Socially responsible investment (SRI) engagement currently performs a variety of supportive regulatory functions such as reframing norms, establishing dialogue and providing resources to improve performance, however corporate responses are voluntary. This chapter will examine the potential gains in effectiveness for SRI engagement in a responsive regulatory regime.

Approach

Global warming is a pressing environmental, social and governance (ESG) issue. By using the example of climate change the effectiveness of SRI engagement actors and the regulatory context can be considered. This chapter builds the conceptual framework for responsive regulation of climate change.

Findings

SRI engagement may face resistance from corporations due to its voluntary nature and conflict with other goals. Legitimacy and accountability limit the effectiveness of SRI engagement functioning as a voluntary regulatory mechanism. This chapter argues that the effectiveness of SRI engagement on climate change could be enhanced if it served as part of a responsive regulation regime.

Practical implications

Engagement is used by SRIs for ESG issues. A comprehensive regulatory regime could enhance corporate adaptation to climate change through increasing compliance with SRI engagement. The implication for SRI practitioners is that lobbying for a supportive regulatory regime has a large potential benefit.

Social implications

Responsive regulatory policy involves both support and sanctions to improve compliance, enhancing policy efficiency and effectiveness. There are potentially large net social benefits from utilising SRI engagement in a regulatory regime.

Originality of chapter

In seeking to re-articulate voluntary and legal approaches this research addresses a gap in the literature on climate change regulation.

Details

Socially Responsible Investment in the 21st Century: Does it Make a Difference for Society?
Type: Book
ISBN: 978-1-78350-467-1

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Article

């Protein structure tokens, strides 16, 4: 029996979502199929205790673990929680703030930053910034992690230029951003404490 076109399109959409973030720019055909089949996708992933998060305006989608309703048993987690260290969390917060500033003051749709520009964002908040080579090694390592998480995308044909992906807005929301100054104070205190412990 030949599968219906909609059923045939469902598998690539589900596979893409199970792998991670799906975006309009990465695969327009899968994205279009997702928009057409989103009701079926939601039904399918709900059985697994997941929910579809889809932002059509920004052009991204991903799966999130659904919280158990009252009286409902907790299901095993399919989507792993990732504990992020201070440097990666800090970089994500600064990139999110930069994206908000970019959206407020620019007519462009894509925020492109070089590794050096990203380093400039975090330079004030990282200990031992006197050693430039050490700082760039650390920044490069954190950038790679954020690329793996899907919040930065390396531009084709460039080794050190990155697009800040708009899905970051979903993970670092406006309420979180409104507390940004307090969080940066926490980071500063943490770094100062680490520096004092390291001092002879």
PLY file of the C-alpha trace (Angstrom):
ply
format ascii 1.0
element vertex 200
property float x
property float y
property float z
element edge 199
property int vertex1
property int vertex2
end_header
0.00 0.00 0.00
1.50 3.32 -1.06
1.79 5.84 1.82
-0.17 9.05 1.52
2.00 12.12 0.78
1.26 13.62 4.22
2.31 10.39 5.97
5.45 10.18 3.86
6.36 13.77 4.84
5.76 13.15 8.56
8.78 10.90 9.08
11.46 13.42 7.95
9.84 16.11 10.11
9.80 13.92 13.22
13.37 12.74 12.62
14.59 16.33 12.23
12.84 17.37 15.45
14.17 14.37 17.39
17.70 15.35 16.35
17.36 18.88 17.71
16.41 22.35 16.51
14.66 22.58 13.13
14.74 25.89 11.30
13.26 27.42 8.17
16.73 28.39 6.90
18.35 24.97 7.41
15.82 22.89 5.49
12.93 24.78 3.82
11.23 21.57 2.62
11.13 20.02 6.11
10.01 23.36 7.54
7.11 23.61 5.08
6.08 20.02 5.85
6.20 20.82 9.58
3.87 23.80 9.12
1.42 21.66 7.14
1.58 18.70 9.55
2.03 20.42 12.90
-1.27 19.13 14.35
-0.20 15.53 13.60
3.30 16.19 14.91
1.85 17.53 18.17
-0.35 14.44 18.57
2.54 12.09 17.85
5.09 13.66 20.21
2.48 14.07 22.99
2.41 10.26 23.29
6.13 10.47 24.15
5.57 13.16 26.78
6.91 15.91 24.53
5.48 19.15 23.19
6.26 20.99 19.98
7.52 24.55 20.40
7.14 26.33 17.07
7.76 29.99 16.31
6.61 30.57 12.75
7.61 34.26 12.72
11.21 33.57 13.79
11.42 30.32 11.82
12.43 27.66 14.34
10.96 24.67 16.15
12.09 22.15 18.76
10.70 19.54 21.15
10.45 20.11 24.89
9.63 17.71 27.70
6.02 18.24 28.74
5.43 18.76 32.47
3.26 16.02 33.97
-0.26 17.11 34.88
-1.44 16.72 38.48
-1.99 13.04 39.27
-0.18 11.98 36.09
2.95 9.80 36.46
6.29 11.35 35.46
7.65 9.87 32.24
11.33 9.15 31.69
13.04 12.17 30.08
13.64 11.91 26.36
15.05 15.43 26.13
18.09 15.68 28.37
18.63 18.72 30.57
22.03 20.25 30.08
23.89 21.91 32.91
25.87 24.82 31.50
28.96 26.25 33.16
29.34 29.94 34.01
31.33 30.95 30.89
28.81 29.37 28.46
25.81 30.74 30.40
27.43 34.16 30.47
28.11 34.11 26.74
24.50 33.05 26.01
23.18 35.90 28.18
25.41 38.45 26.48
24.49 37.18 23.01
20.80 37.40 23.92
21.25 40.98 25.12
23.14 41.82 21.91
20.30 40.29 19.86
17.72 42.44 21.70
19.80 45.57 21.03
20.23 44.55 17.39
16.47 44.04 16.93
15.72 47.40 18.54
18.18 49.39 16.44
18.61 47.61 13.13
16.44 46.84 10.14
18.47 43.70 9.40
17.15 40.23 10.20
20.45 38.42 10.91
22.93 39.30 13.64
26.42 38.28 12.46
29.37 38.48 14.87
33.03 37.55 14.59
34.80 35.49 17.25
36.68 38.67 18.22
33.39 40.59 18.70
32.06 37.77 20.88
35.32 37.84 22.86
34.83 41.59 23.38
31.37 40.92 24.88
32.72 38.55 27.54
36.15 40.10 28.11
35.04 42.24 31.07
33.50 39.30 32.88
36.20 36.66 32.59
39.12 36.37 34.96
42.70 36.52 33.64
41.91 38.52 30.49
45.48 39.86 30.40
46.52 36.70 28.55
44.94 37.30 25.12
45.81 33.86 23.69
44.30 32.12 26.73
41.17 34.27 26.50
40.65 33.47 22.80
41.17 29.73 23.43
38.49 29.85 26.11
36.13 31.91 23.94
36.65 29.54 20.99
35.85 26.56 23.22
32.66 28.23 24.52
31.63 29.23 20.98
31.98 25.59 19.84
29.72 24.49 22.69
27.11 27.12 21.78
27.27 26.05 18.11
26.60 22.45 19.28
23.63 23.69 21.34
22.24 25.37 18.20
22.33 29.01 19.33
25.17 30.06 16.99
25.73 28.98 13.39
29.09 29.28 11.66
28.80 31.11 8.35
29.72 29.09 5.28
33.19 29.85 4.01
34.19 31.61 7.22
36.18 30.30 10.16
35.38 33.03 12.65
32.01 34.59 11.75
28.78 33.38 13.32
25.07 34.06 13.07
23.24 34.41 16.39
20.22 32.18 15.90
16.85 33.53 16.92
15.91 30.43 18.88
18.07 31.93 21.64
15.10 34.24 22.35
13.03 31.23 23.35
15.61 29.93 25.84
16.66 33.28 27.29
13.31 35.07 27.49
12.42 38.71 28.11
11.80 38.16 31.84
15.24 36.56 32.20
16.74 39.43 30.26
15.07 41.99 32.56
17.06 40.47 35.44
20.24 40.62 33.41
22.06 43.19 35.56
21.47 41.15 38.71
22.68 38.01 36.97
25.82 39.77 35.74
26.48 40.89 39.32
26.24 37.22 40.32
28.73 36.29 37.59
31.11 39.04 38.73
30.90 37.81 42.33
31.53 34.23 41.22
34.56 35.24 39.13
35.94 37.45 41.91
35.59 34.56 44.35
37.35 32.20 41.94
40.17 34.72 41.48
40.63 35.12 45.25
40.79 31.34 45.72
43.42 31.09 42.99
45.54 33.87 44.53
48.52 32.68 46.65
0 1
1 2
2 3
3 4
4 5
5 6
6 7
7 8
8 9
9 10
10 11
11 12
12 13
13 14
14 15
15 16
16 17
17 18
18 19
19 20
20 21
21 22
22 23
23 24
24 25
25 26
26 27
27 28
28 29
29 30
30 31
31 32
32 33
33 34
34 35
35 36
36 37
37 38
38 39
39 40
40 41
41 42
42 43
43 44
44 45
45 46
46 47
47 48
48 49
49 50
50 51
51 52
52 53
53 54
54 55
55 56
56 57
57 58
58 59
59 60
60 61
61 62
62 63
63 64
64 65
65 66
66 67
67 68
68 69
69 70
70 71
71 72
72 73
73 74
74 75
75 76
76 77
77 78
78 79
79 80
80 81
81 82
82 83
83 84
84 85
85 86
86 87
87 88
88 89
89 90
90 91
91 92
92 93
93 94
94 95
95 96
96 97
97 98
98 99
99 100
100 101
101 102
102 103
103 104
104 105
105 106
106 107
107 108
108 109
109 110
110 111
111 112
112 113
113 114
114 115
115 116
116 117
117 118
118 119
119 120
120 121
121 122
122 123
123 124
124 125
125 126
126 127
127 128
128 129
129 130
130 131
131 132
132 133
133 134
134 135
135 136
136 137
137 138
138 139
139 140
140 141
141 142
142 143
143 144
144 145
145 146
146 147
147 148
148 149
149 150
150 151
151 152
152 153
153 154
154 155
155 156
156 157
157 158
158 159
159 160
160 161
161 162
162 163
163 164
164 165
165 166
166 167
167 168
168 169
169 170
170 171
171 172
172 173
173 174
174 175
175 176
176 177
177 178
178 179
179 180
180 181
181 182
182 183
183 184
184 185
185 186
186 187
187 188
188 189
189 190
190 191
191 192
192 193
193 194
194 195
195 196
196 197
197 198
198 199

Publication date: 18 May 2010

John Wiseman, Lara Williamson and Jess Fritze

This purpose of this paper is to summarise the outcomes of a recent project in Victoria, Australia exploring the effectiveness of community engagement strategies in…

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1476

Abstract

Purpose

This purpose of this paper is to summarise the outcomes of a recent project in Victoria, Australia exploring the effectiveness of community engagement strategies in improving climate mitigation and adaptation outcomes.

Design/methodology/approach

Roundtables and interviews with a diverse range of community engagement practitioners and policy makers involved in climate change work were conducted, informed by a discussion paper outlining recent Australian and international learning about community engagement and climate change.

Findings

The project confirms and builds on recent international learning about the importance of carefully planned and implemented community engagement as essential components in effective climate mitigation and adaptation strategies.

Originality/value

The paper brings together learning from recent on‐the‐ground experience from Australian community engagement practitioners and policy makers working in the climate change field. In addition to evidence supporting the international case for community engagement methodologies the paper also summarises a number of factors important to effective climate change community engagement strategies.

Details

International Journal of Climate Change Strategies and Management, vol. 2 no. 2
Type: Research Article
ISSN: 1756-8692

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Article
Publication date: 7 August 2017

Michelle Chin Chin Lee and Mohd. Awang Idris

The importance of organizational climates in enhancing employees’ job performance is well studied in the literature. The purpose of this paper is to investigate the effect…

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1274

Abstract

Purpose

The importance of organizational climates in enhancing employees’ job performance is well studied in the literature. The purpose of this paper is to investigate the effect of psychosocial safety climate (PSC) and team climate on job performance, particularly through job engagement, by using a multilevel survey. The study also predicted that only PSC (and not team climate) predicted job resources (i.e. role clarity and performance feedback).

Design/methodology/approach

A total of 412 employees from 44 teams (72.6 per cent response rate) in Malaysian private organizations participated in the current study.

Findings

Research findings revealed that performance feedback and role clarity mediate the relationship between PSC and job engagement, and that there is no direct effect between the variables, team climate, and job resources. As expected, the study also discovered that job engagement mediates the relationship between PSC and team climate related to job performance.

Practical implications

This paper suggests the importance of PSC as the precursor to better working conditions (i.e. job resources) and to indirectly boosting employees’ engagement and job performance.

Originality/value

The study compared two distinctive organizational climate constructs that affect the different types of job resources using multilevel approach within the Asian context.

Details

Personnel Review, vol. 46 no. 5
Type: Research Article
ISSN: 0048-3486

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Article
Publication date: 8 August 2016